1. Facebook.com captures 1 in every 11 Internet visits (January 2012). 2. 1 in every 5 page views occurs on Facebook.com (January 2012). 3. The average visit time on Facebook.com is 20 minutes (January 2012). 4. Facebook.com’s audience skews slightly more female than the online population as a whole (43 percent male, 57 percent female, 12 weeks ending January 28, 2012). 5. The ages of Facebook.com visitors are indicative of the website’s strength in the marketplace, with relative parity in distribution of its visit share by age vs. the online population (18-24 is 18 percent, 25-34 is 23 percent, 34-44 is 21 percent, 45-54 is 19 percent, and 55+ is 20 percent; 12 weeks ending January 28, 2012). 6. Facebook.com under-indexes in visit share from the most affluent income group (less than $30K is 23 percent, $30K to $59K is 32 percent, $60K to $99K is 26 percent, $100K to $149K is 12 percent, and more than $150K is 6 percent; 12 weeks ending January 28, 2012). With that said, Facebook’s size more than makes up the difference; the site wins 499,949,430 visits from the most affluent income group versus YouTube’s 223,732,591 visits and Twitter’s 15,166,795 visits. 7. Facebook.com became the #1 ranked website in the U.S. on March 9, 2010. 8. “Facebook” is the most searched term in the U.S. and Facebook-related terms account for 14 percent of the top search clicks (12 weeks ending January 28, 2012). 9. Facebook.com users are highly loyal to the website; 95.91 percent of visitors to Facebook.com were returning visitors in January 2012. 10. Internationally, Facebook.com ranks in the top two websites in every market (week ending January 28, 2012) except China, where Sina Weibo, Baidu Zhidao and Renren are the dominant social networks. Facebook.com’s largest footprint is in Canada, capturing almost 12 percent of all visits in that market. It also recently surpassed Orkut, placing it behind only Google Brazil in market share.
It’s clear by just glancing at the data that Facebook was previously growing at an exponential rate, but has recently slowed to a linear growth.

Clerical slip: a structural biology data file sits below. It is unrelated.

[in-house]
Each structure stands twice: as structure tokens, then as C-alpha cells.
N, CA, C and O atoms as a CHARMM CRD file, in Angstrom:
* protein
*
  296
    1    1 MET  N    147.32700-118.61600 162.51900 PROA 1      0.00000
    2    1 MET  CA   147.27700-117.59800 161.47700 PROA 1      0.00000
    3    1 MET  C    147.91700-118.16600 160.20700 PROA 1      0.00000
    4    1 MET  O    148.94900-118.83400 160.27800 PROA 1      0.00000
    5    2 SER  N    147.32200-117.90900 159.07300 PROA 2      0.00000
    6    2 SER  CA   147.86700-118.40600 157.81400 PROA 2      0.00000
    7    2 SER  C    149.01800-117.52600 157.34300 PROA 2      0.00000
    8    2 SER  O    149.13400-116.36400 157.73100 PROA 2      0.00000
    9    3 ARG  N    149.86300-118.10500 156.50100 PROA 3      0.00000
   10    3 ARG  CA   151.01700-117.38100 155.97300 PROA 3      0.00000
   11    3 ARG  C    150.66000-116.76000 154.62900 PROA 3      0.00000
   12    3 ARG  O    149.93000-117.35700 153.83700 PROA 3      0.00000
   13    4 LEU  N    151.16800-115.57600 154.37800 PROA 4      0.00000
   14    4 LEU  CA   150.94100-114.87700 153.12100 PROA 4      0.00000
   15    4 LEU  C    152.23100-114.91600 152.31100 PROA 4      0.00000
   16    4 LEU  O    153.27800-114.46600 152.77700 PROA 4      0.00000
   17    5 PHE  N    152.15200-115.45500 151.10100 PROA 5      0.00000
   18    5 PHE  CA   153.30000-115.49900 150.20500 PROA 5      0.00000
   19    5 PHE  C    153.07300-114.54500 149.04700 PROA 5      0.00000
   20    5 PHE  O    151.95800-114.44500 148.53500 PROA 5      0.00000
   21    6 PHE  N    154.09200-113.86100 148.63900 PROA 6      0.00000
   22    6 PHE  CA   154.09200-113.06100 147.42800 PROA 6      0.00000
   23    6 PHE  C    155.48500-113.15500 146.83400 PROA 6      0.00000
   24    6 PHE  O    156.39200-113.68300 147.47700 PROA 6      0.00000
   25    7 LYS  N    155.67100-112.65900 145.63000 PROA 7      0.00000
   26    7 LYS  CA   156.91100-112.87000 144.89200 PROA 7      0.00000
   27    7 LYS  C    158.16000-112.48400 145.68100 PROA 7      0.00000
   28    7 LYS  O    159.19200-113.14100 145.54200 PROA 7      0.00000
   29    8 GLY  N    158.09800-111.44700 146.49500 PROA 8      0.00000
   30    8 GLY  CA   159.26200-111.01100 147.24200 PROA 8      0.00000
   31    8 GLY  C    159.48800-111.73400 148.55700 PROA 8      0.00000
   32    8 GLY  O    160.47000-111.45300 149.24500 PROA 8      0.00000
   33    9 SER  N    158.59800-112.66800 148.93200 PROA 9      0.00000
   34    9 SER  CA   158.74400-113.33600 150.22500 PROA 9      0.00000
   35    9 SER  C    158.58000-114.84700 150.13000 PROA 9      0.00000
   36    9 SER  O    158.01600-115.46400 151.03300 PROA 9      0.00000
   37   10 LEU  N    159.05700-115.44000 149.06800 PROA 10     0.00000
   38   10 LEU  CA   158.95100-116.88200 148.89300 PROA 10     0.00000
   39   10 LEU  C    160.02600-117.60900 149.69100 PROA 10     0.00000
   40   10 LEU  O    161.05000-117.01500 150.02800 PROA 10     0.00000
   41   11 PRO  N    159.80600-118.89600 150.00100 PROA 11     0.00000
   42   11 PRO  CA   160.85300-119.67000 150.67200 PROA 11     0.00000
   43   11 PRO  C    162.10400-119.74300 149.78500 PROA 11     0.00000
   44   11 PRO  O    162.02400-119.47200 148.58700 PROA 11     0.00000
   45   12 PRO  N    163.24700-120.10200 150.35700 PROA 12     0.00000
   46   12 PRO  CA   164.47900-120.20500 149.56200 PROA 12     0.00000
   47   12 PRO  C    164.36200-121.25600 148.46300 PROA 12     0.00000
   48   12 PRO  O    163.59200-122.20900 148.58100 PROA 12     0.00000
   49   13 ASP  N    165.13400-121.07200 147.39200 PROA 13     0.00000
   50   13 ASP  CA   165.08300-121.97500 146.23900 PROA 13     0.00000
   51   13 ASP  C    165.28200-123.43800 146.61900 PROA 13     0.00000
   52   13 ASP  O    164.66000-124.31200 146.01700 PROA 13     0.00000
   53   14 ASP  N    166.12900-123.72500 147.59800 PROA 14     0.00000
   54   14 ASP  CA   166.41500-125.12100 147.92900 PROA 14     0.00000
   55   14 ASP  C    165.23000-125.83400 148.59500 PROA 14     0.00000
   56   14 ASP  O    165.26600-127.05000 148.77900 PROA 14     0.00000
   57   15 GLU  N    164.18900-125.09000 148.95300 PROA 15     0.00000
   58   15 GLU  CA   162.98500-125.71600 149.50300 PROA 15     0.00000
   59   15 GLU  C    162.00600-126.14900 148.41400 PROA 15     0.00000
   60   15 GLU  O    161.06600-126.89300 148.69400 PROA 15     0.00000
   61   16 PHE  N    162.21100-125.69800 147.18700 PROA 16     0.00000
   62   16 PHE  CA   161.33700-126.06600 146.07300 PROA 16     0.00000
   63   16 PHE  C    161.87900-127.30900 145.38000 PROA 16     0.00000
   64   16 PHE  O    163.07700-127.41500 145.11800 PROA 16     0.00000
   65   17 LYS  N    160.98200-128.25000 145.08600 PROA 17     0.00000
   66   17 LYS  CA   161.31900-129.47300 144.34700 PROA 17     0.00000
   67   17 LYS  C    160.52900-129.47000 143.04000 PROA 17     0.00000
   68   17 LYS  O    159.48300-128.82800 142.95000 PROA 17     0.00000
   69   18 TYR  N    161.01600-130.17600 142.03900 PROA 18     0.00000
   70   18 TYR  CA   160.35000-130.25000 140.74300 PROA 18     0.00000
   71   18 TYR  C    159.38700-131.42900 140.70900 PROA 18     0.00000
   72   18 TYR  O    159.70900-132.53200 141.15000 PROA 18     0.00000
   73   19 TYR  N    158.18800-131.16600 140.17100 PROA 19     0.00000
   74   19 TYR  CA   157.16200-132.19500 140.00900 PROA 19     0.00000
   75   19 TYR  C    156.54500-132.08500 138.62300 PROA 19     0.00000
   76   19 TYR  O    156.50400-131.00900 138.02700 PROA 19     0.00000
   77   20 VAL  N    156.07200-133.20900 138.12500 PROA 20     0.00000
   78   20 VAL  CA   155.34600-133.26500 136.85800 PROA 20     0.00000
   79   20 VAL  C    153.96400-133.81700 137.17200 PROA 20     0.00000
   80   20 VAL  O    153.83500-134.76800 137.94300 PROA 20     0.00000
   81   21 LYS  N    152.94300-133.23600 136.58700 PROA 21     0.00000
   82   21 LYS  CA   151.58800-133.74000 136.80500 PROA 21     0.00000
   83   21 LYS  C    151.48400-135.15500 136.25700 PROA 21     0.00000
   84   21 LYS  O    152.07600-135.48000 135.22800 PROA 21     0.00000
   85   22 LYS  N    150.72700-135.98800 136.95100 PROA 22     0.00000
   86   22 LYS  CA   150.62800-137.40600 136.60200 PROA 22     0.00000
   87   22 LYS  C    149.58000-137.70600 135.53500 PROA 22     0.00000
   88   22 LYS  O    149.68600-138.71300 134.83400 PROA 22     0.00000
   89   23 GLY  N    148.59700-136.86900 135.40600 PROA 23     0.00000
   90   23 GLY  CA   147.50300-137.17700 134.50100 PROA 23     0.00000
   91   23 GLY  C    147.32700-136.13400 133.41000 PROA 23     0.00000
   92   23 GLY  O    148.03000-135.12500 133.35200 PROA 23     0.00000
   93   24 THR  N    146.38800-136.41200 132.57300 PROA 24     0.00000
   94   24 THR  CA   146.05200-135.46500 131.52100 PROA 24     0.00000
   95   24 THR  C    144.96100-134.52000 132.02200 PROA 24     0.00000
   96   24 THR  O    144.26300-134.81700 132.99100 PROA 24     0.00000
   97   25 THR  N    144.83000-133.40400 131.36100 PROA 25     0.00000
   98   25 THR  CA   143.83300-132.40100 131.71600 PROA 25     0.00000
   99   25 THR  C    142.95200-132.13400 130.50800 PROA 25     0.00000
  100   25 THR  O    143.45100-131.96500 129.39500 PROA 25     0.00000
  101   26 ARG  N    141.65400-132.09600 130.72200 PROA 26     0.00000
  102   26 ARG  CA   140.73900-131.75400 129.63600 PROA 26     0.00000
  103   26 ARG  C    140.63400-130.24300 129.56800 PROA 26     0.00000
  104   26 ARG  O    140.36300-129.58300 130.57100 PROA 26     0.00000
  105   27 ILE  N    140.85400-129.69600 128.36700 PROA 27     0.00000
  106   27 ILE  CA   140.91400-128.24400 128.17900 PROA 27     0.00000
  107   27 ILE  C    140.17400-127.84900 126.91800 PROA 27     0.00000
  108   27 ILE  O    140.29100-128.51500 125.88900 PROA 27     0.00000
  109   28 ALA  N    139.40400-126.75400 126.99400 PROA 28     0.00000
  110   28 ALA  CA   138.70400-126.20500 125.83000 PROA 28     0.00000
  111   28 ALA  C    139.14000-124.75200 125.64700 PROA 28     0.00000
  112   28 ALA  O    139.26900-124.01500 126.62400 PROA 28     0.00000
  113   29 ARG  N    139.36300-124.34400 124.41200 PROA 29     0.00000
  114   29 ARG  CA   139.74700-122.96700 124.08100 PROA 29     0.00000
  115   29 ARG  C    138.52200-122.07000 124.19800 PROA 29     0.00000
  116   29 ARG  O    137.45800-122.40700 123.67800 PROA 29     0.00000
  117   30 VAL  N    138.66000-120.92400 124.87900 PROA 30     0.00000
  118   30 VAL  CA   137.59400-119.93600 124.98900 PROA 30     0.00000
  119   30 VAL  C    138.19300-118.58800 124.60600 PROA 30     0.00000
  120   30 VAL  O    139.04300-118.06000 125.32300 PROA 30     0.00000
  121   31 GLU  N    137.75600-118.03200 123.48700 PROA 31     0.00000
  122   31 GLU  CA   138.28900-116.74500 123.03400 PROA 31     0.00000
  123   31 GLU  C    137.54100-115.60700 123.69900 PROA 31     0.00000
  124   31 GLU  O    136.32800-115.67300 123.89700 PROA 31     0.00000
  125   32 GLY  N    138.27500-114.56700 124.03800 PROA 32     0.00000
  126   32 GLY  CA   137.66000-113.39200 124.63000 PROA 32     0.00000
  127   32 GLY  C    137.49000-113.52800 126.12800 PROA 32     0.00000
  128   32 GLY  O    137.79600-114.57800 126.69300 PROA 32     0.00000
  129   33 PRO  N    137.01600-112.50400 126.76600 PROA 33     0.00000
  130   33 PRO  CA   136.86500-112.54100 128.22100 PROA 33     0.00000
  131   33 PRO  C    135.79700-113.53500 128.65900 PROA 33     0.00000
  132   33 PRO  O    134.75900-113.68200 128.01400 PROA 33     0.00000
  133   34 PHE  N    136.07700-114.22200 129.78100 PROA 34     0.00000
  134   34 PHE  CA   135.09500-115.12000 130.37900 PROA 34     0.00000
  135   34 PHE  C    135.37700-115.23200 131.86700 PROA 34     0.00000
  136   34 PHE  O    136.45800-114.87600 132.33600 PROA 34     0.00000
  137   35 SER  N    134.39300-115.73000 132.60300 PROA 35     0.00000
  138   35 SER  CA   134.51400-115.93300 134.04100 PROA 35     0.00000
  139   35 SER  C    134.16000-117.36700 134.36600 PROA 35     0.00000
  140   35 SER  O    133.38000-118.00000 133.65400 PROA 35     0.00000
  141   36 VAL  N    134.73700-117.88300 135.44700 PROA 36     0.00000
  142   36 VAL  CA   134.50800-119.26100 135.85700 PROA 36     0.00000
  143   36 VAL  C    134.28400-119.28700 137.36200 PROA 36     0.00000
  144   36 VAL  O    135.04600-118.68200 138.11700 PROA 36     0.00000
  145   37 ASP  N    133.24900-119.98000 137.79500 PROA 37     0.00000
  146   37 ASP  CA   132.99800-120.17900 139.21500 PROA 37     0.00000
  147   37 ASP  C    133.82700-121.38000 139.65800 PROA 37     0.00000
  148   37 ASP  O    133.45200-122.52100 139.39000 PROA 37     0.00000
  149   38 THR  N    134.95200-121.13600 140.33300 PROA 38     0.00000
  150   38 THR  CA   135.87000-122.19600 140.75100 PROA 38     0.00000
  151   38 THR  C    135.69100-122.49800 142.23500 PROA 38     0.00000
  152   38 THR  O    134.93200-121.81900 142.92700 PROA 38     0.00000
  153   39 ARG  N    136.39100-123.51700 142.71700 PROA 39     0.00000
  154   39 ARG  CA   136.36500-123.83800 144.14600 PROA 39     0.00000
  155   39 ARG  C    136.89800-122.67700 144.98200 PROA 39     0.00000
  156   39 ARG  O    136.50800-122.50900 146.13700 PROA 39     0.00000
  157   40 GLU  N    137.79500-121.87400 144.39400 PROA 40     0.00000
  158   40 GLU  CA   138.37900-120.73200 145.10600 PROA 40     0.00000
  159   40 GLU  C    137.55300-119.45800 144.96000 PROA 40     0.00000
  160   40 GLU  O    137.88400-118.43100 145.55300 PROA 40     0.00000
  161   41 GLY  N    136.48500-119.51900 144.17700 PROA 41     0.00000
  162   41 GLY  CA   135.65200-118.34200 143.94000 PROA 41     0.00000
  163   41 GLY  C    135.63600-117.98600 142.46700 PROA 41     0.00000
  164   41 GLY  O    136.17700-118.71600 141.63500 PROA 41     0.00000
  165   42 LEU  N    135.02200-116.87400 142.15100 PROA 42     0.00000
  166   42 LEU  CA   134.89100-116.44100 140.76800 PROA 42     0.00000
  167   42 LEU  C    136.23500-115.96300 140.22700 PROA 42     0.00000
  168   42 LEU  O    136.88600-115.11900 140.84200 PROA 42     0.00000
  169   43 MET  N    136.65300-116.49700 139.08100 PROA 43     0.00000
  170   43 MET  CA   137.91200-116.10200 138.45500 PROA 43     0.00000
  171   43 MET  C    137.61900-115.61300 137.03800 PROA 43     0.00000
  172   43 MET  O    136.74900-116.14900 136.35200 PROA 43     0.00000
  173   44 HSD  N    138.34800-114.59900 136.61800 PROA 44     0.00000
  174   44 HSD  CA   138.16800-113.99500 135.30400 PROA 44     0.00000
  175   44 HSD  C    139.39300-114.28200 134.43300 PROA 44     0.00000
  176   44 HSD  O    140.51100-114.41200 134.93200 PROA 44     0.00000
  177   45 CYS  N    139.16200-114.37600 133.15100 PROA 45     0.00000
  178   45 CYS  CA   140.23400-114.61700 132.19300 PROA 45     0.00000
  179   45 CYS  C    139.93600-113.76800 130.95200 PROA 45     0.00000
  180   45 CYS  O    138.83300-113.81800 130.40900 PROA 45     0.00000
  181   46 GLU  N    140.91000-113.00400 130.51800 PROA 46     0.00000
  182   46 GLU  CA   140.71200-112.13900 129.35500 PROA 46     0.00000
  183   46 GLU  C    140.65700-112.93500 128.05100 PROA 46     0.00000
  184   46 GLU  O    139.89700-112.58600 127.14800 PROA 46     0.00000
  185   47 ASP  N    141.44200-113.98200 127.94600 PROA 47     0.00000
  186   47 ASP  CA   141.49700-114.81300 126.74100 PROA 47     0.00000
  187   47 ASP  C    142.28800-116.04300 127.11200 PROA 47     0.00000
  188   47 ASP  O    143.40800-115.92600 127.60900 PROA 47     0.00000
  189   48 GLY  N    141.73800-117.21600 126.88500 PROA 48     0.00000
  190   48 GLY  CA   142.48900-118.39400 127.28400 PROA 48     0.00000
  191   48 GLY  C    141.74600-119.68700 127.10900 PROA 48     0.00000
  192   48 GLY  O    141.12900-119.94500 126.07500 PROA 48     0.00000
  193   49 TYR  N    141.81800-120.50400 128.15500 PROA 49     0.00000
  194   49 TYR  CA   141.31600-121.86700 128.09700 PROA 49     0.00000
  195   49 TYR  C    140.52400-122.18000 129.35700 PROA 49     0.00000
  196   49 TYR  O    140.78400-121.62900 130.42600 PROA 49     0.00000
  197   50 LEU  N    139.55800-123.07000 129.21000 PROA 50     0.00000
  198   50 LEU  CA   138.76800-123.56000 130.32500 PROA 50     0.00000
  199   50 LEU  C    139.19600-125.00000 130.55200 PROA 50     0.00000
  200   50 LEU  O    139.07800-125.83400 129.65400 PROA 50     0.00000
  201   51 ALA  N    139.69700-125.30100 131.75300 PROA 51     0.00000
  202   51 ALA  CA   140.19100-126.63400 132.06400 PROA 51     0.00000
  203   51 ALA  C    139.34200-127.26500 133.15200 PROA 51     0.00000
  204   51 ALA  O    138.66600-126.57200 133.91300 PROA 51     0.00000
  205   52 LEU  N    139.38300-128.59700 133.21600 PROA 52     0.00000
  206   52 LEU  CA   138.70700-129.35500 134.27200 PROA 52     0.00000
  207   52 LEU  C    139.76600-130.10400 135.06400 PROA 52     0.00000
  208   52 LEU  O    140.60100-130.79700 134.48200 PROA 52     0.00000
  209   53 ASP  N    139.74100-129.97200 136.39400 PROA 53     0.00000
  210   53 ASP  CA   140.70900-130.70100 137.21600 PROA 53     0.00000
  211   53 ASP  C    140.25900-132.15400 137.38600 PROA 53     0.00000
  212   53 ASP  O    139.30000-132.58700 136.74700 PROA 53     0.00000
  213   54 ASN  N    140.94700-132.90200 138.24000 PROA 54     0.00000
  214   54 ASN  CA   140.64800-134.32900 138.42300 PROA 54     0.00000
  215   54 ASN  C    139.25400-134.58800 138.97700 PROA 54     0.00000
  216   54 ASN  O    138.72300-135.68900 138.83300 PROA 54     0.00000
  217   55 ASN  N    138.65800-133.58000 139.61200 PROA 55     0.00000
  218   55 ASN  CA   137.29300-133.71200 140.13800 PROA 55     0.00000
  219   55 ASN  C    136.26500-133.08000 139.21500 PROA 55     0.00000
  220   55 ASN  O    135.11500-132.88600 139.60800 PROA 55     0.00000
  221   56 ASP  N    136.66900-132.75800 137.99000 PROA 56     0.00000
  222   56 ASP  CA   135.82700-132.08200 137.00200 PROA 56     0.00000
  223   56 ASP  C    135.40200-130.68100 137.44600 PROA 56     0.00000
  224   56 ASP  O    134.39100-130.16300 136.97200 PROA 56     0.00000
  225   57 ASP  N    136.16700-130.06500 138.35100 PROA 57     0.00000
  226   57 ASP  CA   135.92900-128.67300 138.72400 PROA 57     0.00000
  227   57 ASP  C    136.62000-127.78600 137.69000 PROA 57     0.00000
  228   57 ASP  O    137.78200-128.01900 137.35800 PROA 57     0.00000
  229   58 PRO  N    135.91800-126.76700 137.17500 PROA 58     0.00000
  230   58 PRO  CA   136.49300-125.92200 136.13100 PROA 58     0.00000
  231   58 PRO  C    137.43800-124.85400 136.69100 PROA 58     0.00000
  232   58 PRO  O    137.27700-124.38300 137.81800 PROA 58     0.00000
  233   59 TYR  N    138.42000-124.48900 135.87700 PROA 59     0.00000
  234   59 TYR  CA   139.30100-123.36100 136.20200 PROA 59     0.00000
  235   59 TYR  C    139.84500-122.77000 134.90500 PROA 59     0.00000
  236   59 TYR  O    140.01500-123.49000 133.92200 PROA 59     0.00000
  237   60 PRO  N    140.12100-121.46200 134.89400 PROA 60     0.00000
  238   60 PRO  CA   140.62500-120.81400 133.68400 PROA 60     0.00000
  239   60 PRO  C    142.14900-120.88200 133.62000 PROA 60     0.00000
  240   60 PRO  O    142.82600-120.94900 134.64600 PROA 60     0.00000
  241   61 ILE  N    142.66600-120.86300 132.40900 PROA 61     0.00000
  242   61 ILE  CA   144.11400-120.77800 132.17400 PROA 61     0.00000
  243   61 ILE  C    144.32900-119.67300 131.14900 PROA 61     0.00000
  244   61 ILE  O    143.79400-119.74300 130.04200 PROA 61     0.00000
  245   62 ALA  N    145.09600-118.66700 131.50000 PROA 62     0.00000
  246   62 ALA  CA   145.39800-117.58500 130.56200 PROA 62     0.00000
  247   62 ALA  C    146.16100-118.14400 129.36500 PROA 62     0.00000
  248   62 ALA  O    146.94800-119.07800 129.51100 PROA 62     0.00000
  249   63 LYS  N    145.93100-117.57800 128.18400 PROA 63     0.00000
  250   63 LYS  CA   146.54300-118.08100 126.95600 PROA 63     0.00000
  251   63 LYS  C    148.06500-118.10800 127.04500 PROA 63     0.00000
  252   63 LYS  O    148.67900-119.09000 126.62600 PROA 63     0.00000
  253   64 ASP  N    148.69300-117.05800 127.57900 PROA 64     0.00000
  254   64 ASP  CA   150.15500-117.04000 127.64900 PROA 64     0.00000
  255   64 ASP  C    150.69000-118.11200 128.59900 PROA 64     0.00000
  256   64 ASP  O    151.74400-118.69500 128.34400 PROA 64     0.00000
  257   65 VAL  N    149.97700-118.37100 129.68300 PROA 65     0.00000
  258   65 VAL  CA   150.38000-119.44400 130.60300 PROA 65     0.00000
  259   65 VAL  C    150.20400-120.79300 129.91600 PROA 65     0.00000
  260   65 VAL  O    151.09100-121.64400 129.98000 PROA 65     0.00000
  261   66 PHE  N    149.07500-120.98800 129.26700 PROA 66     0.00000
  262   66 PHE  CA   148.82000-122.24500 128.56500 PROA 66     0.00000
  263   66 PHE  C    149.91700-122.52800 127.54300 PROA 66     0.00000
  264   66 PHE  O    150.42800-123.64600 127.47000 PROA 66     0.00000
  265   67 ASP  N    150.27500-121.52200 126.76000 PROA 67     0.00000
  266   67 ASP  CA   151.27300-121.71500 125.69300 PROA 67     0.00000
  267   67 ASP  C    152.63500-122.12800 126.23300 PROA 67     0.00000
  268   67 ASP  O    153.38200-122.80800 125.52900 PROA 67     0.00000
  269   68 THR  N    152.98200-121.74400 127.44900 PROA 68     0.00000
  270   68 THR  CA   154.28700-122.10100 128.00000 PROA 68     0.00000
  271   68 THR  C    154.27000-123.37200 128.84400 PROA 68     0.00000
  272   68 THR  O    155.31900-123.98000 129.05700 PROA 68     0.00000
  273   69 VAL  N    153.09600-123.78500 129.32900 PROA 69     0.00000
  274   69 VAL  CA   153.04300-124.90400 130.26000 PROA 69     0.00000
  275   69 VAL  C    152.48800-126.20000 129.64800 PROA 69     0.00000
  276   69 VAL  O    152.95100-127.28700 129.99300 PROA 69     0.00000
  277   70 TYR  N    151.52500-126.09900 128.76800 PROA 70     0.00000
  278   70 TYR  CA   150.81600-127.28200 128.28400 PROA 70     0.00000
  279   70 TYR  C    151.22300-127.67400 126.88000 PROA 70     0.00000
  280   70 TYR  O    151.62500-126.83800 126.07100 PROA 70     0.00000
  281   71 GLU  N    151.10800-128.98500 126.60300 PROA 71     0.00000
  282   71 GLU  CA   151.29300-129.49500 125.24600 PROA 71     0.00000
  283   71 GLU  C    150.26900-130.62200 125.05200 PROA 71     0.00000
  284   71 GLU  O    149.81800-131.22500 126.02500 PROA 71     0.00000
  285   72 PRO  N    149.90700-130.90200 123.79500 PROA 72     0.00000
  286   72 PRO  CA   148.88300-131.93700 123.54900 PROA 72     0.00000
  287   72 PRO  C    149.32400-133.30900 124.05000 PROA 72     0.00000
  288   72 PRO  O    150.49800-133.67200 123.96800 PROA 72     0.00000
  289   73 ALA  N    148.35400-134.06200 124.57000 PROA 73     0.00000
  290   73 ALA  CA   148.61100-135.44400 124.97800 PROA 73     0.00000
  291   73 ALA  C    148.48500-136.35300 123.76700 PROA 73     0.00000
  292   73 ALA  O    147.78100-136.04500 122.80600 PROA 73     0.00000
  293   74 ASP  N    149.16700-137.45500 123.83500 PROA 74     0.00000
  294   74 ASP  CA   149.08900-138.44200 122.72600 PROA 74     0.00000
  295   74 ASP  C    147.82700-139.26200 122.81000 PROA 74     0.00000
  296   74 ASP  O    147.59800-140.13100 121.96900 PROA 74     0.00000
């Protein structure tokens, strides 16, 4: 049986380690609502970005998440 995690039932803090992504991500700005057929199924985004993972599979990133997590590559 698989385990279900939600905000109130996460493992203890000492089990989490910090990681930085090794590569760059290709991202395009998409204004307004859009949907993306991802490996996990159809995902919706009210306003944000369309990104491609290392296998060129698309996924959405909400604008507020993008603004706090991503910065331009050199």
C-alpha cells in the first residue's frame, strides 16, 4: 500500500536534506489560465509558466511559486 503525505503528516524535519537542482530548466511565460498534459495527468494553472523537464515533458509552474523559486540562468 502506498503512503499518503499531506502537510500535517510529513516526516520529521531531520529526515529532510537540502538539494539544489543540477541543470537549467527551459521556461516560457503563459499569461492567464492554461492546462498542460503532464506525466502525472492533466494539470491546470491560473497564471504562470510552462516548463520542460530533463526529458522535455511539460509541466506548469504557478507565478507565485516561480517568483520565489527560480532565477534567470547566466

This is likely because the company’s quick expansion in many of its early adopting countries (such as those in North America and Europe) has slowed: most of those countries’ populations interested in social networks are already using the world’s biggest one. Developing countries are now increasing interest as well, however, and are thus keeping the growth more or less steady.
Two big countries in the second category are Brazil (16 percent on Facebook) and India (just 3 percent on Facebook), both of which have a potential of millions in new members for Menlo Park. In the last nine months, iCrossing says the former jumped 13 million to 30 million users and the latter increased its number from 22 million to 36 million users.
Facebook offers two types of metrics for its user base: total number of active users (800 million) and total number of mobile active users (350 million).
China has internal control of its internet. Facebook is banned in China.
Brian Wang is a Futurist Thought Leader and a popular Science blogger with 1 million readers per month. His blog Nextbigfuture.com is ranked #1 Science News Blog. It covers many disruptive technology and trends including Space, Robotics, Artificial Intelligence, Medicine, Anti-aging Biotechnology, and Nanotechnology.
Known for identifying cutting edge technologies, he is currently a Co-Founder of a startup and fundraiser for high potential early-stage companies. He is the Head of Research for Allocations for deep technology investments and an Angel Investor at Space Angels.
A frequent speaker at corporations, he has been a TEDx speaker, a Singularity University speaker and guest at numerous interviews for radio and podcasts. He is open to public speaking and advising engagements.